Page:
U.S. troops and Shiite Muslim guerrillas fought Friday morning in the southern city of Kufa, but American officials said the combat did not qualify as a significant breach of a day-old cease-fire with forces loyal to rebel cleric Moqtada Sadr.
Hospitals reported that three Iraqis were killed in the fighting, which began as U.S. forces entered Kufa on patrol and were ambushed by fighters with AK-47 assault rifles and rocket-propelled grenade launchers. Insurgents also attacked U.S. soldiers directing traffic on a road east of the city and a reconnaissance patrol outside a military base and fired mortar rounds at that installation. Two soldiers were wounded in the fighting, U.S. officials said.
Brig. Gen. Mark Kimmitt, the chief U.S. military spokesman in Iraq, said the incidents "would appear to be violations" of the deal reached Thursday to end fighting in the south. However, Daniel Senor, spokesman for the U.S.-led occupation authority, said the fighting was not cause for revoking the military's pledge to halt offensive operations against the insurgents. "The macro trend continues to be positive," he said.
Armored U.S. forces and RPG-wielding Shiite guerrillas have battled for weeks in Kufa, Najaf and other southern cities, and turmoil has occasionally erupted in Sadr City, the vast Baghdad slum where Sadr enjoys significant support. With the scheduled transfer of limited power to an Iraqi government just five weeks away, U.S. officials consider stability in the south, home to most of the Shiites who make up a majority of Iraq's population, as fundamental to any chance of a peaceful transition.
Under the deal struck Thursday, Sadr was supposed to pull his forces off the streets of Kufa and the nearby city of Najaf and withdraw fighters not resident in those cities. In return, U.S. demands that he disband his Mahdi Army militia and surrender on charges of murdering a moderate Shiite cleric last year were put on hold. At some unspecified time in the future, Shiite political leaders are supposed to negotiate Sadr's future with him.
As he did Thursday, Senor took pains to emphasize that "Moqtada al-Sadr must disband and dissolve his illegal militia and submit himself to justice." The cease-fire, he added, "is just a first step."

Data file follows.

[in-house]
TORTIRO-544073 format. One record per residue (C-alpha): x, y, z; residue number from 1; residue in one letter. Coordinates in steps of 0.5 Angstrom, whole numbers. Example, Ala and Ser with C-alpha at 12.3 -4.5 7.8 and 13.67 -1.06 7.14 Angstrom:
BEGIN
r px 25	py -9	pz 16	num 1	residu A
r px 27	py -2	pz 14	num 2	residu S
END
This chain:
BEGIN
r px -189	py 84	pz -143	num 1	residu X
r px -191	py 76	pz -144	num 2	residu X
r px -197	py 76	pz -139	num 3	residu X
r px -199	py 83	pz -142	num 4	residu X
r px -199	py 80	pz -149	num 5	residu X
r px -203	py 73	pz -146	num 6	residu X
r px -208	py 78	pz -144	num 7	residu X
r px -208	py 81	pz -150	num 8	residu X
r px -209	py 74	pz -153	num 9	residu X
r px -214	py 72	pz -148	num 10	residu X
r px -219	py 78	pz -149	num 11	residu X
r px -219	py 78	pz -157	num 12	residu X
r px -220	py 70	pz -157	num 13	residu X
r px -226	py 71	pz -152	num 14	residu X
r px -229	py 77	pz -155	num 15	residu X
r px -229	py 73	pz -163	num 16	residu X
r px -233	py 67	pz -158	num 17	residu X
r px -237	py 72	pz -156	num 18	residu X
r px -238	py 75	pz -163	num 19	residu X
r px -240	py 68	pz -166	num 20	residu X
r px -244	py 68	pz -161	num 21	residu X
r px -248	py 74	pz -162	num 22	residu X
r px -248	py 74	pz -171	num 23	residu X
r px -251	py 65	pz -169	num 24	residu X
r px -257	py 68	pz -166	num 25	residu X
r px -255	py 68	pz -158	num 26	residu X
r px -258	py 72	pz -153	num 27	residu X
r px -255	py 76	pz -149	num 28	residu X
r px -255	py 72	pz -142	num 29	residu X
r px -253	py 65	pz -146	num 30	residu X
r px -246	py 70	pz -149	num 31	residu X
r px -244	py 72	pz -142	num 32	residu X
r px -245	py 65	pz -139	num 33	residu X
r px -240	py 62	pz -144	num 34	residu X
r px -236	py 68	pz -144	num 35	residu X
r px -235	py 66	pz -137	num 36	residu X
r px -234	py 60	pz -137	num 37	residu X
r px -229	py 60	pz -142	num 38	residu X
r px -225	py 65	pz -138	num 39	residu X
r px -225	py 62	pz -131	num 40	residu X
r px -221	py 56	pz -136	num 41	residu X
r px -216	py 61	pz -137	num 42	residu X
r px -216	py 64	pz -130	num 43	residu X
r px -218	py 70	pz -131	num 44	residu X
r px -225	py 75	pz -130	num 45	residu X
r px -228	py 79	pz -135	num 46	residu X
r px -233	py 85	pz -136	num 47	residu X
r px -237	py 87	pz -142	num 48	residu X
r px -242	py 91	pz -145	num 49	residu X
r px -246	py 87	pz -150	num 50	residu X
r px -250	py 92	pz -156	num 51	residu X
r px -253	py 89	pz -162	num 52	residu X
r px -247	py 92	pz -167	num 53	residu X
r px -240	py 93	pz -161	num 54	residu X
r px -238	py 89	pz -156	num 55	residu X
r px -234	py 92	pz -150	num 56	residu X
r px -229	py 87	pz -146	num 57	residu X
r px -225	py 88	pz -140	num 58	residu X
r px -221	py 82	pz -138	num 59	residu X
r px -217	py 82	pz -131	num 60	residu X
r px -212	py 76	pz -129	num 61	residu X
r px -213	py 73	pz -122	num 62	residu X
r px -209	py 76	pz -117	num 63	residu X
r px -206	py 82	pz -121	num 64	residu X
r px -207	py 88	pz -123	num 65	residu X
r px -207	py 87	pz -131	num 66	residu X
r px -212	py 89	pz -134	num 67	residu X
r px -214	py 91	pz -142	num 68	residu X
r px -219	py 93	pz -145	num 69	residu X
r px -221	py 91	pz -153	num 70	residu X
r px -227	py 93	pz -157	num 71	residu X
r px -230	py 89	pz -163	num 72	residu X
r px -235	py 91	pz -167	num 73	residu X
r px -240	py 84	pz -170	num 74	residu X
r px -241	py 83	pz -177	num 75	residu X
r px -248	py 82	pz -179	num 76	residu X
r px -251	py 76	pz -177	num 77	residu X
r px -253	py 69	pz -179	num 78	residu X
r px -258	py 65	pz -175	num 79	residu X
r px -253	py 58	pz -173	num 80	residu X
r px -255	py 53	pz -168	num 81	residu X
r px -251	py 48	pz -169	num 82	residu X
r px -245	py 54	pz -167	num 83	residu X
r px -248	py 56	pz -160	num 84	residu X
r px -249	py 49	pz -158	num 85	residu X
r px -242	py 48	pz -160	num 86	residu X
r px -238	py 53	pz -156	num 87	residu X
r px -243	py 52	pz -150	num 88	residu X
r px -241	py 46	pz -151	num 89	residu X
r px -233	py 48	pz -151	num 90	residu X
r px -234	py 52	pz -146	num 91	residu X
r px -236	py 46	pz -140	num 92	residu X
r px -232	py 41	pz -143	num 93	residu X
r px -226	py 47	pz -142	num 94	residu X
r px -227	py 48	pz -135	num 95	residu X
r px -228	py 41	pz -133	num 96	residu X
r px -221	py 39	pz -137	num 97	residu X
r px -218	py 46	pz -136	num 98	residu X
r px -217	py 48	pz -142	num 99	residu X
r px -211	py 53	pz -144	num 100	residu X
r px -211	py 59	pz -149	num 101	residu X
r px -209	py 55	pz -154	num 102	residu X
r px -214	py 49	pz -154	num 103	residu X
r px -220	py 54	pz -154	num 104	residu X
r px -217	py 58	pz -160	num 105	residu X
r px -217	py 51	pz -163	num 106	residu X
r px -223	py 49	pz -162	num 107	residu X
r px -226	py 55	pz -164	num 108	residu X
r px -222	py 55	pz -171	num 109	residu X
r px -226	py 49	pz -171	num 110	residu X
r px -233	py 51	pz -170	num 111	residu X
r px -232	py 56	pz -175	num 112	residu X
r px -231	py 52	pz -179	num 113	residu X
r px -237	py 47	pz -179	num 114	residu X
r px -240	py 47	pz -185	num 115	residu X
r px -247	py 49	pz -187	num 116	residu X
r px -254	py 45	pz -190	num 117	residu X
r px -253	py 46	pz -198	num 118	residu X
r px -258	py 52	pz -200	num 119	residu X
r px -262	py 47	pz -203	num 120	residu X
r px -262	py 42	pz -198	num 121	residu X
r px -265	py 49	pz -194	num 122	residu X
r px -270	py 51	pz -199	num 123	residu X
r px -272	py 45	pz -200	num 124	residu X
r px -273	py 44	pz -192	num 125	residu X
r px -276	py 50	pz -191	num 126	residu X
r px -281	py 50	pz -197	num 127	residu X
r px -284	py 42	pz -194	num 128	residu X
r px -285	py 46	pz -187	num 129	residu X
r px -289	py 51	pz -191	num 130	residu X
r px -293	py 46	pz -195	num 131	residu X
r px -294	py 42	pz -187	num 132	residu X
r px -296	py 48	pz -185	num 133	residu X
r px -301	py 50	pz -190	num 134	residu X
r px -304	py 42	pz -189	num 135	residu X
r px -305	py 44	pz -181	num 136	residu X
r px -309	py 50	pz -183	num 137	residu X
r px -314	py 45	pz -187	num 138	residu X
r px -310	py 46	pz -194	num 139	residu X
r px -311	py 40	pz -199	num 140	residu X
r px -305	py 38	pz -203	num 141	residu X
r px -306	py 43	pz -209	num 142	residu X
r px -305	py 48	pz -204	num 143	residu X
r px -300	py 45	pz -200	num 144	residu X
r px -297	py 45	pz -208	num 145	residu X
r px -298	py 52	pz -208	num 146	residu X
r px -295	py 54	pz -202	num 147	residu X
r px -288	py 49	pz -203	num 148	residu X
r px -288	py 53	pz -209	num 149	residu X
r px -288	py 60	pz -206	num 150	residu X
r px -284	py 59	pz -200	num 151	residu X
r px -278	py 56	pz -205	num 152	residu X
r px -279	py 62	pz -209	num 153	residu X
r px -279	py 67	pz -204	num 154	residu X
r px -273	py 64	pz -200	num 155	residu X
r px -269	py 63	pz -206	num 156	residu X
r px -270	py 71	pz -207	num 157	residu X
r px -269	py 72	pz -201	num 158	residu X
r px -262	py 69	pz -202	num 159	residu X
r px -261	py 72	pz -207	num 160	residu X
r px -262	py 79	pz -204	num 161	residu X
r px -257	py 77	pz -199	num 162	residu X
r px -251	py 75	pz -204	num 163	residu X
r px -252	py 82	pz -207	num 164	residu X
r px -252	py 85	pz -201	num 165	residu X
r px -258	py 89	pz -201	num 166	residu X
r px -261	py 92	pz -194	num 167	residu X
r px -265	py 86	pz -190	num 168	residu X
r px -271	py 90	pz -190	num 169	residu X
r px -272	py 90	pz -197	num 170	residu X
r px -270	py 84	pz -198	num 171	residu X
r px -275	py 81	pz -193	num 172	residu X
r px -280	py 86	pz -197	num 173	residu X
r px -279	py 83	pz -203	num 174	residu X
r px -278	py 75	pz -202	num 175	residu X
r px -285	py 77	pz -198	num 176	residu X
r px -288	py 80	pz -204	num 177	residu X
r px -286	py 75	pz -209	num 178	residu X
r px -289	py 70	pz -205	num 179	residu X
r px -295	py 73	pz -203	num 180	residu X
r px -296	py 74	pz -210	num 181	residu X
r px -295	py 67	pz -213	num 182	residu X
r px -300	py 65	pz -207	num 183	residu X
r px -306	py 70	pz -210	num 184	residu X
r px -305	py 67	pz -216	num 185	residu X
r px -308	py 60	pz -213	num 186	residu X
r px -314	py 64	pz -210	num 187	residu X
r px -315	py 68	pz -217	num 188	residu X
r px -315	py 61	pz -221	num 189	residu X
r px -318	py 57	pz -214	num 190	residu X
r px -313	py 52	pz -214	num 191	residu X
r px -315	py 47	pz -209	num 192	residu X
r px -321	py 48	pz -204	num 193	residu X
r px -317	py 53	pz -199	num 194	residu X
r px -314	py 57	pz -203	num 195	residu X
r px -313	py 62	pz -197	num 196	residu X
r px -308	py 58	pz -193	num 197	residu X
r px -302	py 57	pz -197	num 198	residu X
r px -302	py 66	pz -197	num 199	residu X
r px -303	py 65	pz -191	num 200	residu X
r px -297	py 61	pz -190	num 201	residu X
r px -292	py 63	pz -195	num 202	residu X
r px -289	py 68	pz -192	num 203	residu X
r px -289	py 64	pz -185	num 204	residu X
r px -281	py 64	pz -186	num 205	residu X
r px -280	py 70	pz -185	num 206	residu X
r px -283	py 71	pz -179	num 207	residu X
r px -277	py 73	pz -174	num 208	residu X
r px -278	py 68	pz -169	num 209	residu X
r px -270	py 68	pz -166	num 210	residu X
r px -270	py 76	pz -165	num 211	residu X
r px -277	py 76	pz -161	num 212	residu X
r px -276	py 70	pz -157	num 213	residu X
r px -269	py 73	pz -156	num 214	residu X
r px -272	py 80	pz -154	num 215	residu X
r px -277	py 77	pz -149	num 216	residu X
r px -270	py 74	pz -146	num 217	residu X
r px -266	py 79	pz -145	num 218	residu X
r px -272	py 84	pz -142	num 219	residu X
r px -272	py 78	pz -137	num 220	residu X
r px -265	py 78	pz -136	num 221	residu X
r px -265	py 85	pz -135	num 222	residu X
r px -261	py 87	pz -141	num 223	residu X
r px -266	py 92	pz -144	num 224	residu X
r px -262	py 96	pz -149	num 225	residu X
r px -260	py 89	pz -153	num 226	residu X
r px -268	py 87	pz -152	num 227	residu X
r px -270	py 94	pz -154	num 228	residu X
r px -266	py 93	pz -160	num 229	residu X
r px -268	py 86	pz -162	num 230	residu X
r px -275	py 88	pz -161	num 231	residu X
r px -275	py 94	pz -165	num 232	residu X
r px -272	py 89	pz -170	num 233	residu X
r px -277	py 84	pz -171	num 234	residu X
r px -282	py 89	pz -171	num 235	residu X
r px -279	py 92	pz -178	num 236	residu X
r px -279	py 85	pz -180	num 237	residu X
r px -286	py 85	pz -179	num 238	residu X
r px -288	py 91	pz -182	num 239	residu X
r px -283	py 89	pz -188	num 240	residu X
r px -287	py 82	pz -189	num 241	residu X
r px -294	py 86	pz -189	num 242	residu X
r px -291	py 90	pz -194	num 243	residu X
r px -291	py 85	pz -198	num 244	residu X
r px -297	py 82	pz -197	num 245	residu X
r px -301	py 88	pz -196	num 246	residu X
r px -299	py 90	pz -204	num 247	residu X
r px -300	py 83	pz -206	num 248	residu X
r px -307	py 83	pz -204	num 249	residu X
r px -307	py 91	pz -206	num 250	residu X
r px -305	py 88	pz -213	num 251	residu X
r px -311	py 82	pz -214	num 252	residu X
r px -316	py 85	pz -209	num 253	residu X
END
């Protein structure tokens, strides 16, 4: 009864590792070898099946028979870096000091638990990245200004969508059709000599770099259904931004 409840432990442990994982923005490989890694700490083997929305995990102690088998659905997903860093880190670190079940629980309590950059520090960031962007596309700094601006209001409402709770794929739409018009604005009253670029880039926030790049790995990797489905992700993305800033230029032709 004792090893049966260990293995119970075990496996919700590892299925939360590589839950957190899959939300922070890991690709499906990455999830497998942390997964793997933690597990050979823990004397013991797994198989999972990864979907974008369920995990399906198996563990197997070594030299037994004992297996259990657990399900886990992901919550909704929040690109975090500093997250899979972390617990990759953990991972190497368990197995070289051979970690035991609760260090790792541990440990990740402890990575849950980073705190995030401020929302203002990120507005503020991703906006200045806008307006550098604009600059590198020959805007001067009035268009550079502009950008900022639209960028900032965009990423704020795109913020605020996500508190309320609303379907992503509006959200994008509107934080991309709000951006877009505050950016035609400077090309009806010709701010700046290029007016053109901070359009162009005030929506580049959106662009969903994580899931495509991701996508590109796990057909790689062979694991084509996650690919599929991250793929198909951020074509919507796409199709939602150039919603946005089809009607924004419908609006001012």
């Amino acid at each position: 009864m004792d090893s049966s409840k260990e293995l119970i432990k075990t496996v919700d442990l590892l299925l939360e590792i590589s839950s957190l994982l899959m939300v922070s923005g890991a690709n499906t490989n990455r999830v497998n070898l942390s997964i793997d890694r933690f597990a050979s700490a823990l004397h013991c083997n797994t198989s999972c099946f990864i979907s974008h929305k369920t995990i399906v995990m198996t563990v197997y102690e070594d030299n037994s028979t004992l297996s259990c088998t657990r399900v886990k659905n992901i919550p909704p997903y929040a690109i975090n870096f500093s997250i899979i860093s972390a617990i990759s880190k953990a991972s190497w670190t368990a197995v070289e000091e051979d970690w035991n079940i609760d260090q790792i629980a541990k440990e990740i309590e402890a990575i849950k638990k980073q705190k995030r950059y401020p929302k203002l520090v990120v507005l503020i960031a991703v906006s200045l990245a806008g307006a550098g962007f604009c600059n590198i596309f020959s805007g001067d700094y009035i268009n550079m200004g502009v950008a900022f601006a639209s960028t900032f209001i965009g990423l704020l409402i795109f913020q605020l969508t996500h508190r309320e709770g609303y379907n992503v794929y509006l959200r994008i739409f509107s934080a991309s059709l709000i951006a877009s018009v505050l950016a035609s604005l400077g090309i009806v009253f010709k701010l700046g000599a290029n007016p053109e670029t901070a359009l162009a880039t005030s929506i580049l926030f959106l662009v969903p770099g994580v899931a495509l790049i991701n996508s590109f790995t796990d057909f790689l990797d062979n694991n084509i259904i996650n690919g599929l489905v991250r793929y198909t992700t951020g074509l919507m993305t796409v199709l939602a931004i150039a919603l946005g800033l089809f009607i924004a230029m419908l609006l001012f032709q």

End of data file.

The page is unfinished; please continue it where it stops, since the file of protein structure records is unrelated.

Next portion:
The fighting Friday in Kufa was evidence of the threat that the Mahdi Army will continue to pose until its status is resolved.
Sadr's guerrillas, suspicious that U.S. troops were entering Kufa to apprehend him on his way to Friday prayers at the city's main mosque, took to the streets, witnesses said. Sadr did not preach, and when word spread to Najaf, the guerrillas took up positions in the city's cemetery, where they hid among the sarcophagi and tombstones. They also set up checkpoints near the Imam Ali shrine, which is Najaf's main mosque and one of the holiest sites in Shiite Islam.
Meanwhile, U.S. troops pushed deep into Sadr City, where mosques canceled Friday prayers as religious leaders flocked to Kufa to show support for Sadr. As Bradley Fighting Vehicles rumbled through trash-covered streets, they passed by a banner that read: "Welcome U.S. Army in a second Vietnam."
After prayers in Najaf, a gunman ambushed a car carrying Sadr Eddine Qubanshi, a cleric and an official of the Supreme Council for the Islamic Revolution in Iraq, a Shiite political party that has been cooperating with the occupation authority and mediating Sadr's cease-fire. The ambush took place just outside the walls of the Imam Ali shrine.
Qubanshi escaped unharmed, but suspicions immediately fell on the Mahdi Army. Some of its fighters then began to blame other Shiite groups for the attack, on the grounds that they were trying to incite a Shiite civil war.
In the western city of Fallujah, where a recent deal with Sunni Muslim insurgents also produced inconclusive results, four members of an NBC television crew were freed by kidnappers who had held them for four days.
The four -- correspondent Ned Colt, cameraman Maurice Roper, sound man Robert Colville and Iraqi freelancer Ashraf Taie -- "were released Friday morning Iraqi time, with the assistance of local leaders, after their identification as journalists became clear," NBC News said in a statement.
A statement from the 1st Marine Expeditionary Force, based outside Fallujah, said the Marines had advised the crew not to venture into Fallujah. "The crew's decision to enter the city was irresponsible," the statement said. In effect, U.S. officials acknowledged that Fallujah remains far from pacified. "Quiet," said Kimmitt, "does not mean peace."
Guerrillas from Fallujah have filtered into other cities around Baghdad, U.S. officials say, and are especially menacing where the road south from the capital passes through hamlets populated by Sunnis before it heads into the Shiite heartland. "There's spillover from Fallujah there," Kimmitt said.
On Thursday, gunmen sprayed automatic fire at a car carrying Japanese journalists along that road 20 miles south of Baghdad. The car burst into flames, and two of the journalists died.
Correspondent Scott Wilson in Baghdad and special correspondent Saad Sarhan in Najaf contributed to this report.